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  • sheila forde

    peacock fabric by Arthur Silver for Liberty of London, 1887

  • Molly and the Princess

    Furnishing fabric - Peacock Feathers by Arthur Silver (Silver Studio) 1887 source: Victoria & Albert Museum

  • Anna Sochynsky

    Peacock Feathers furnishing fabric designed by Arthur Silver (1853-1896), The Silver Studio

  • Angharade Les Petits Cailloux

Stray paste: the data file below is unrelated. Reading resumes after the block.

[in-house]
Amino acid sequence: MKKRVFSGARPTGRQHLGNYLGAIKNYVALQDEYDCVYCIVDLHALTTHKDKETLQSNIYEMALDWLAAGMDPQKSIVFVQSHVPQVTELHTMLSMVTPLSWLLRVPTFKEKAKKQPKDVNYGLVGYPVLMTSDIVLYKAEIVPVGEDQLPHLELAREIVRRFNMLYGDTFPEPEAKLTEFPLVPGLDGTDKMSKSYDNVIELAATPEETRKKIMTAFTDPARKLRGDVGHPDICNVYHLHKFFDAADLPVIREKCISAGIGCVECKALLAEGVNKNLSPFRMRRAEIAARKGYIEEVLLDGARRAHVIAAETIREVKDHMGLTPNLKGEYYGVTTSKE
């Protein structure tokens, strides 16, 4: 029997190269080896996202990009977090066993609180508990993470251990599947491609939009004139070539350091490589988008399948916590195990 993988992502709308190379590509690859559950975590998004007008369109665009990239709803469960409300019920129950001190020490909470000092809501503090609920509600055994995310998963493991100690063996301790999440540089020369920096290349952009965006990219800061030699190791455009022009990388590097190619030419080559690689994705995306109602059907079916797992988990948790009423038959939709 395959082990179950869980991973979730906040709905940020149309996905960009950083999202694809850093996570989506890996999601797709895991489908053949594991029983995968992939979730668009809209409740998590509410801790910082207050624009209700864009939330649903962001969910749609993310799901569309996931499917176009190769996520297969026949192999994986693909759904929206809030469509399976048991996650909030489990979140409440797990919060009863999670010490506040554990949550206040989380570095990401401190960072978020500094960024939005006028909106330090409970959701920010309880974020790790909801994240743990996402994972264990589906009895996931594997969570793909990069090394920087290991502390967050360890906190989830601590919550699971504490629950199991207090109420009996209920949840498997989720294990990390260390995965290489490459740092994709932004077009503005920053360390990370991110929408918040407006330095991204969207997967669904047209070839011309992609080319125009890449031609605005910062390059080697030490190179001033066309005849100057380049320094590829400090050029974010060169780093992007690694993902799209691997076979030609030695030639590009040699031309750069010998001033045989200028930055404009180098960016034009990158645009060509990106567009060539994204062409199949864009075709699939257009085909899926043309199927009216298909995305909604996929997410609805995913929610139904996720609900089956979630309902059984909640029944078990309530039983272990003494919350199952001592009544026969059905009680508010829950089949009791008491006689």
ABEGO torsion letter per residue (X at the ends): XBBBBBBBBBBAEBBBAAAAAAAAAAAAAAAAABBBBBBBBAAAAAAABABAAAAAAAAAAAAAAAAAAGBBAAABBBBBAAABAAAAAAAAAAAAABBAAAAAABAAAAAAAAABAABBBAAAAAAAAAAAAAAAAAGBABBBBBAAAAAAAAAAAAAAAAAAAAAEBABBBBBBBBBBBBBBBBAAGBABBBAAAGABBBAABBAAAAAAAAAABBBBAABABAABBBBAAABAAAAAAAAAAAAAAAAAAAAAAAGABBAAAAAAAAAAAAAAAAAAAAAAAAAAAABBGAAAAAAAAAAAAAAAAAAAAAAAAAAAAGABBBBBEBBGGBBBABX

¤ This fabric is a roller-printed cotton used for furnishings as curtains or upholstery. The tail feathers of peacocks were very popular motifs with designers of the Aesthetic Movement. This textile is one of the most recognisable examples of this style. Used in patterns and for many different types of decorative work, peacock feathers were also used in their natural form for fans and dress accessories as well as hung on walls and displayed in vases in the home. This pattern is one of a large number of commercial designs drawn by Arthur Silver who set up the Silver Studio at Brook Green in 1880, later moving to Haarlem Road, Hammersmith, London. The Silver Studio produced and sold designs to a range of commercial customers. This textile was originally sold through Liberty's shop in Regent Street, London, which helped proliferate the Aesthetic style in England. It was revived and reprinted for the V&A's Liberty exhibition in 1975 and since then has become almost a trademark for the company. The production of artistic textiles in the late 19th century usually involved specialist techniques such as hand-block printing. Surprisingly, Liberty's had this pattern printed by roller, the quickest and cheapest commercial techniques available. Physical description Furnishing fabric of roller-printed cotton. On a dark blue ground with a design of peacock feathers

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